Davidson, first-person authority, and the evidence for semantics

In Gerhard Preyer (ed.), Donald Davidson on Truth, Meaning, and the Mental. Oxford University Press. pp. 228-48 (2012)
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Abstract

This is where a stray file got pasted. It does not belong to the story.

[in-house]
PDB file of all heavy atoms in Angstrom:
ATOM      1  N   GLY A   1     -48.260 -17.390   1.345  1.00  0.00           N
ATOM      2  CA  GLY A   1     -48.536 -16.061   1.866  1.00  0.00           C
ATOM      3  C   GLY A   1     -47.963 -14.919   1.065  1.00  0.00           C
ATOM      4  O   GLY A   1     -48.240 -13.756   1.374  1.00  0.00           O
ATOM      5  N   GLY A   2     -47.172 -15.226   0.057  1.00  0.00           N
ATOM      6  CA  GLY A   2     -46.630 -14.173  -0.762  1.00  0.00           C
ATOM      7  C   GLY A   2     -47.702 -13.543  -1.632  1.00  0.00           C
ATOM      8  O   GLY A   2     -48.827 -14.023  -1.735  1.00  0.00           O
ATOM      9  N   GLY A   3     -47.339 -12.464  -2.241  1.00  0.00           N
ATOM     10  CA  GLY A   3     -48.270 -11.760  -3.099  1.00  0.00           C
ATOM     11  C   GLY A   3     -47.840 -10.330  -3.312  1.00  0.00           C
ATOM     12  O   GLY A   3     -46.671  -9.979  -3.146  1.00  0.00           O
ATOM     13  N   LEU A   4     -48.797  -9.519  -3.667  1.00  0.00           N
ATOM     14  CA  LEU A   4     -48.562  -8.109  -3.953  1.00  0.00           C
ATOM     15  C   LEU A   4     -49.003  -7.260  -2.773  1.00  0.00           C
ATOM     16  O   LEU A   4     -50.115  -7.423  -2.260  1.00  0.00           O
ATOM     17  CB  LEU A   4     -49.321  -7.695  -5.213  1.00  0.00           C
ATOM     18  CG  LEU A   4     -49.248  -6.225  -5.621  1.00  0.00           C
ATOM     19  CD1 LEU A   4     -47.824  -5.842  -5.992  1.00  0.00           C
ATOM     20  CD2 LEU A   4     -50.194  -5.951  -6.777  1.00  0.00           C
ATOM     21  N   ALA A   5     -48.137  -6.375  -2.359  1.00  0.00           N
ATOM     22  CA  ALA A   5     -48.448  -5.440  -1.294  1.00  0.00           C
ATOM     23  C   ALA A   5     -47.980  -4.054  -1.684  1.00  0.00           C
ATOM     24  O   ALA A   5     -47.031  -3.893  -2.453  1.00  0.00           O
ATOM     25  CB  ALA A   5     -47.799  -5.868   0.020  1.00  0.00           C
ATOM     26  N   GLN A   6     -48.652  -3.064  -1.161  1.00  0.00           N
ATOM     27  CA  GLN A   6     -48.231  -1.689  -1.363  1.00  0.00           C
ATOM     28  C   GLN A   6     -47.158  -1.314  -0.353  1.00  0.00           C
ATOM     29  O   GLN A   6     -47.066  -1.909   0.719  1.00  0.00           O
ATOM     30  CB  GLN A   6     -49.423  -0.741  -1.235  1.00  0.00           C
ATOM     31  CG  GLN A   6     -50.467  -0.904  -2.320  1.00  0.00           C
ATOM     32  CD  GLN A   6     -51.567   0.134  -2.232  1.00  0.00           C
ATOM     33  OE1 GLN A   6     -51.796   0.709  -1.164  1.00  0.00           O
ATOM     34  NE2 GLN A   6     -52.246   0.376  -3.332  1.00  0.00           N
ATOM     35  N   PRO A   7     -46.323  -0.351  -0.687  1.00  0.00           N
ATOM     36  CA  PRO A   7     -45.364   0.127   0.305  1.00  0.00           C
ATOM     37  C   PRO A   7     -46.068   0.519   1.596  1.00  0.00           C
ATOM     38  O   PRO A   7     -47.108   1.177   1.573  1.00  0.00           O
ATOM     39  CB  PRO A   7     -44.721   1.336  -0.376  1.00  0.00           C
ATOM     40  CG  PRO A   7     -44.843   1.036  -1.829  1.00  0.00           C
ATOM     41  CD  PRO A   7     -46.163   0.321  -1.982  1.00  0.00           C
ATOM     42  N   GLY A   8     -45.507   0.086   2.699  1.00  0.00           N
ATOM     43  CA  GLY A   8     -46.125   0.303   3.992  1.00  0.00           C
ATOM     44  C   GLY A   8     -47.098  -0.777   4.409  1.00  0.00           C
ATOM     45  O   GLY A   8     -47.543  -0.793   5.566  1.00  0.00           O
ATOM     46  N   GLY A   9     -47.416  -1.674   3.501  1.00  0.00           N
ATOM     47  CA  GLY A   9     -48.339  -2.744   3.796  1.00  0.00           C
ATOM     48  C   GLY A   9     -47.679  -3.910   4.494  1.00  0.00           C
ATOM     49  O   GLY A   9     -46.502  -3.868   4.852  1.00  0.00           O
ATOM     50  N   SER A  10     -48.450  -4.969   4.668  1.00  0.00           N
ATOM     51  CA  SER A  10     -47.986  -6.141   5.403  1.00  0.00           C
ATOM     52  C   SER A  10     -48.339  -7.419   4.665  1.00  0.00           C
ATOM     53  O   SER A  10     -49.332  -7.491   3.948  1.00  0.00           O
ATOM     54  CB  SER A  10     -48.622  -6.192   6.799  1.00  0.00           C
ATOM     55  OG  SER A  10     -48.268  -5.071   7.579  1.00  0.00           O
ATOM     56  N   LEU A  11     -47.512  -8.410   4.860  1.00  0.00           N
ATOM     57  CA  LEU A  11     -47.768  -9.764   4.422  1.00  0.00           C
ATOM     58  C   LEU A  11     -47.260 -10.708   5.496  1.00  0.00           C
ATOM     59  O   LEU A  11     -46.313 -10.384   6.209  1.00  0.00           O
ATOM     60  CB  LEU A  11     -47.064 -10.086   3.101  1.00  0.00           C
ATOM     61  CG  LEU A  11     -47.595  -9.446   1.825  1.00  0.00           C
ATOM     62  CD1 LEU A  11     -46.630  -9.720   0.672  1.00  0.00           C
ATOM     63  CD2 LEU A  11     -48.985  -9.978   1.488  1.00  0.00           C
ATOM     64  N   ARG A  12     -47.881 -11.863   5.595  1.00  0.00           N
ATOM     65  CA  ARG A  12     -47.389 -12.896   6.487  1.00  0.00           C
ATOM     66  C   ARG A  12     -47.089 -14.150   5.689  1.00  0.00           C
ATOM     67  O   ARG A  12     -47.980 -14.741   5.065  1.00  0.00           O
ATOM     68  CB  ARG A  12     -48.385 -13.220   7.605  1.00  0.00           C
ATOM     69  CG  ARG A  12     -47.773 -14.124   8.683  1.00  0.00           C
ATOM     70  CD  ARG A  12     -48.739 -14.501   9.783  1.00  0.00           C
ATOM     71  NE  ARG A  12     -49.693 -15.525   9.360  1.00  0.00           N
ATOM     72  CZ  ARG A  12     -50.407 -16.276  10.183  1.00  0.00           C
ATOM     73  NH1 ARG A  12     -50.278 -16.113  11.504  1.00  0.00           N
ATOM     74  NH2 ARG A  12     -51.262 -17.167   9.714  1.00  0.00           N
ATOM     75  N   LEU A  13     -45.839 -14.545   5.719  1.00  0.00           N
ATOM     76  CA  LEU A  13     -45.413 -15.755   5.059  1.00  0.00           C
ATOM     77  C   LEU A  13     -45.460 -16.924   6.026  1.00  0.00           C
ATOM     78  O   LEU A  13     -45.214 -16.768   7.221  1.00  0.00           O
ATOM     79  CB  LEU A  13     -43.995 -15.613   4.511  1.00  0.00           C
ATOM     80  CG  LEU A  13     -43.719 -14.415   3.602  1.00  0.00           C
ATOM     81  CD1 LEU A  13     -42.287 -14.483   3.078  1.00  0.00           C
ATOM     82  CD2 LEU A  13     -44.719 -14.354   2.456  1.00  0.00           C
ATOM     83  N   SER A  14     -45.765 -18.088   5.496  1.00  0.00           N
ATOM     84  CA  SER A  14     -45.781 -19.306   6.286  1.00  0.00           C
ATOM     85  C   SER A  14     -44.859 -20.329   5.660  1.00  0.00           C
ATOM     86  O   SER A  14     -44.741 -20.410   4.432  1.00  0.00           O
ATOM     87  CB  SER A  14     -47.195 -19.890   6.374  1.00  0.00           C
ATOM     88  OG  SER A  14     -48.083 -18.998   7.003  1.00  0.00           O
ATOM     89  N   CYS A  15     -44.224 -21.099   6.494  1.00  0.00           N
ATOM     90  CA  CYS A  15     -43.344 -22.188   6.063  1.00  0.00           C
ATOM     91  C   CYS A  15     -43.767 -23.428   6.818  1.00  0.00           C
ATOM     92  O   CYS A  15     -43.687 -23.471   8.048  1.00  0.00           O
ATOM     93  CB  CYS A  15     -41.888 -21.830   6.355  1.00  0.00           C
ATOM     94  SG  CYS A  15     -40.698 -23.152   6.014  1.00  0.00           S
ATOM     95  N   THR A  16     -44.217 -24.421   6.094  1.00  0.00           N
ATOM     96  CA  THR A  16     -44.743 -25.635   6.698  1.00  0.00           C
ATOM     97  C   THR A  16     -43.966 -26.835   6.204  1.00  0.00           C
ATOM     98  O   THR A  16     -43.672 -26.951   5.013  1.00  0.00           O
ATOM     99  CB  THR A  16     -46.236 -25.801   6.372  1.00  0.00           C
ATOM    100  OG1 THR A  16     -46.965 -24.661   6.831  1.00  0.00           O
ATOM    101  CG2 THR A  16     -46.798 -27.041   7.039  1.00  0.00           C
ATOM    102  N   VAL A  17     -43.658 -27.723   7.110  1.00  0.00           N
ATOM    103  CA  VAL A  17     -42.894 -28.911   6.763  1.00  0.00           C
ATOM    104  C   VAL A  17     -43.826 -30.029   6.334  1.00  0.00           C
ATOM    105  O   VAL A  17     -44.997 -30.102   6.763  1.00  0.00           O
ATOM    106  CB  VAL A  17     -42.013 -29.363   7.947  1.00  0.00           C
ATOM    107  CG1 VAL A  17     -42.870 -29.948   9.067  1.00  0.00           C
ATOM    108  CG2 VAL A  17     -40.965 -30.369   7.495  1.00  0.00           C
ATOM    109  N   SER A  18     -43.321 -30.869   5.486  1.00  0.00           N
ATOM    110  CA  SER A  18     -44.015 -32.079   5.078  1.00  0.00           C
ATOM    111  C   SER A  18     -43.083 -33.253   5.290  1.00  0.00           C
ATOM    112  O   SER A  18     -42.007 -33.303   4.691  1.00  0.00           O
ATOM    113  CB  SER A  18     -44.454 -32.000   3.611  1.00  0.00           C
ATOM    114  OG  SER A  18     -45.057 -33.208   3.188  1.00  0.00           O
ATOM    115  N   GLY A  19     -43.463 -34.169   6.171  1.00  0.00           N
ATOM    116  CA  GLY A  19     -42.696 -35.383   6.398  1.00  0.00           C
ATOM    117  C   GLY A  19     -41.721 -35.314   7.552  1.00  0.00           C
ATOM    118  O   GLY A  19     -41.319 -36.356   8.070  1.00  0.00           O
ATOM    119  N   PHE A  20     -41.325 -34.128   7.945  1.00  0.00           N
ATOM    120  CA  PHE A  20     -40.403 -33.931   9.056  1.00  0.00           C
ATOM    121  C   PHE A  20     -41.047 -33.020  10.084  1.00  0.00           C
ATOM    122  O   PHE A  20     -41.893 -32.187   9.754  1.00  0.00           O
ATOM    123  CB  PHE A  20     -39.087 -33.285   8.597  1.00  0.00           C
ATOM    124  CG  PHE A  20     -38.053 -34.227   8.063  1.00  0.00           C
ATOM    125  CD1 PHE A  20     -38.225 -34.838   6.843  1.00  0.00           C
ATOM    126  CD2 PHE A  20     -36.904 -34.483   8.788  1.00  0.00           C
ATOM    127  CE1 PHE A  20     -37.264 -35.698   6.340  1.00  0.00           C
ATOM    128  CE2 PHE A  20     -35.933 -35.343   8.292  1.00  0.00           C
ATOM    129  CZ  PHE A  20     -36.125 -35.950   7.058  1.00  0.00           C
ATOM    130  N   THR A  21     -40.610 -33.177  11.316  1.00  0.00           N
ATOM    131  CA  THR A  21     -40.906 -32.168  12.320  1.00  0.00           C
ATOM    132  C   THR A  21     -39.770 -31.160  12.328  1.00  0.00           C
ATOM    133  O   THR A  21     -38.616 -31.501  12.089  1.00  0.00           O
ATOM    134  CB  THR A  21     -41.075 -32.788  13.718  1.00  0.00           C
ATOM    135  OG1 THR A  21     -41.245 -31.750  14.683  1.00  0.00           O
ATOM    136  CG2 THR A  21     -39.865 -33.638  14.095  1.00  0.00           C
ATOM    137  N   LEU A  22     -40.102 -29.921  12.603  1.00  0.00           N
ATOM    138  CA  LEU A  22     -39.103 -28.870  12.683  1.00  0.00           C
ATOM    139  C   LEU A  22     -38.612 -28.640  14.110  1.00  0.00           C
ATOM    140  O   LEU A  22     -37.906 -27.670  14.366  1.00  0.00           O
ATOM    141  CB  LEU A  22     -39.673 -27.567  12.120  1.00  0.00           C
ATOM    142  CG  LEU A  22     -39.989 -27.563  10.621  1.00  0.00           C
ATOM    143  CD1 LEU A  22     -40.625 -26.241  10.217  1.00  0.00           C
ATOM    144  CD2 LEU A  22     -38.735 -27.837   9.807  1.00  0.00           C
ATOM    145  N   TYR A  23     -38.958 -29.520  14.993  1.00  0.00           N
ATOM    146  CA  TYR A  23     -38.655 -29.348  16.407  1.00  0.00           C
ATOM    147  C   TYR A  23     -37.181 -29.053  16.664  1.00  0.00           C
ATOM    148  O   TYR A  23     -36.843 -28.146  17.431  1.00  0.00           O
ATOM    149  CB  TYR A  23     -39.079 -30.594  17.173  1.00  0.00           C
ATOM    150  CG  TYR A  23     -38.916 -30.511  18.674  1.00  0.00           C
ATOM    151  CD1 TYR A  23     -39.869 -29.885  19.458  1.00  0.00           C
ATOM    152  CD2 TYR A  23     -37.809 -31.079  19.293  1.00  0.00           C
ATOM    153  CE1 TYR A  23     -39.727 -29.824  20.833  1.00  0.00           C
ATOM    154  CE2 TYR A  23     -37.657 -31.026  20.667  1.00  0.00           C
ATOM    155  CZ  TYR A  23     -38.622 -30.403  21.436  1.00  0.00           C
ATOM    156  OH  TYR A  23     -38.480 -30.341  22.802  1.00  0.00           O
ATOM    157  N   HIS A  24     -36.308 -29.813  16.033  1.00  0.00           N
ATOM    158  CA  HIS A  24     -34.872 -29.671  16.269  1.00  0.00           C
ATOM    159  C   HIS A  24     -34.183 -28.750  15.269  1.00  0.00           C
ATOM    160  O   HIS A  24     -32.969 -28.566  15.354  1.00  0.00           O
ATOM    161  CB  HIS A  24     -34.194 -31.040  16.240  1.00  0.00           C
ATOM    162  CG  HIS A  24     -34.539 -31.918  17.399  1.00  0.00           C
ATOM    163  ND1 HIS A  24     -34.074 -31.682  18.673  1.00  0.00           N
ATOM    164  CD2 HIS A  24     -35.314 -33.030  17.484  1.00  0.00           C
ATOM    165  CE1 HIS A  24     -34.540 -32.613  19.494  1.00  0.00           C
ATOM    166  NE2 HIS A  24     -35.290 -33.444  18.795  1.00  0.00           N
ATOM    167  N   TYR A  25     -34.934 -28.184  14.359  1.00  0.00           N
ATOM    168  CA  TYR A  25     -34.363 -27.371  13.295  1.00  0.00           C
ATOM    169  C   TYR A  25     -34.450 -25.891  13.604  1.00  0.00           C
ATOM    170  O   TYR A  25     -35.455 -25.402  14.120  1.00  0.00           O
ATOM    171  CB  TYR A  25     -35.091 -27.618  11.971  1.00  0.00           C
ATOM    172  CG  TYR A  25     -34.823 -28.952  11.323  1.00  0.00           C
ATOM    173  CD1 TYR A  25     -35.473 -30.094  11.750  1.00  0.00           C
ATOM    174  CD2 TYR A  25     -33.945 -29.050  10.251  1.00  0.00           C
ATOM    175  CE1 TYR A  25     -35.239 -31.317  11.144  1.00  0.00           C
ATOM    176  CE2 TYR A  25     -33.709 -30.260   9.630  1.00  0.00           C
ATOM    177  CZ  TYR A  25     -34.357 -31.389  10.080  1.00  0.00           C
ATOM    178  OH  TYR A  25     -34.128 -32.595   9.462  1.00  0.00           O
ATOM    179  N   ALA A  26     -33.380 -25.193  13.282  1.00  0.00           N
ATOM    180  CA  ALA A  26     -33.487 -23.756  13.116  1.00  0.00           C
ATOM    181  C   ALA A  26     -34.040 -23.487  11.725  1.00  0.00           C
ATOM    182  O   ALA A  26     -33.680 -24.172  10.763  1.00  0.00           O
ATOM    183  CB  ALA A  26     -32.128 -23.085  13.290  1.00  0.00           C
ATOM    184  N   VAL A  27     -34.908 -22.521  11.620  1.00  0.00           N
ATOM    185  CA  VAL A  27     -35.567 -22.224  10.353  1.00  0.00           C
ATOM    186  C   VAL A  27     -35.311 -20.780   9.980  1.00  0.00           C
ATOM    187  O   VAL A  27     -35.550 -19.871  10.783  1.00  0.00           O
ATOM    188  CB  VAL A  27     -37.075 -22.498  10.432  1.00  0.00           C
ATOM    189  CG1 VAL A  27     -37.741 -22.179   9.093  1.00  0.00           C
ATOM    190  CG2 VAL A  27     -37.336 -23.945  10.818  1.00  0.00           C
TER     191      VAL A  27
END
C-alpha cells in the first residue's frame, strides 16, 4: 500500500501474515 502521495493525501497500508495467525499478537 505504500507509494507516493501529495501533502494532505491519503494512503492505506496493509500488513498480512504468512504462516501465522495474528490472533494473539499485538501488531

Donald Davidson aims to illuminate the concept of meaning by asking: What knowledge would suffice to put one in a position to understand the speech of another, and what evidence sufficiently distant from the concepts to be illuminated could in principle ground such knowledge? Davidson answers: knowledge of an appropriate truth-theory for the speaker’s language, grounded in what sentences the speaker holds true, or prefers true, in what circumstances. In support of this answer, he both outlines such a truth-theory for a substantial fragment of a natural language and sketches a procedure—radical interpretation—that, drawing on such evidence, could confirm such a theory. Bracketing refinements (e.g., those introduced to..
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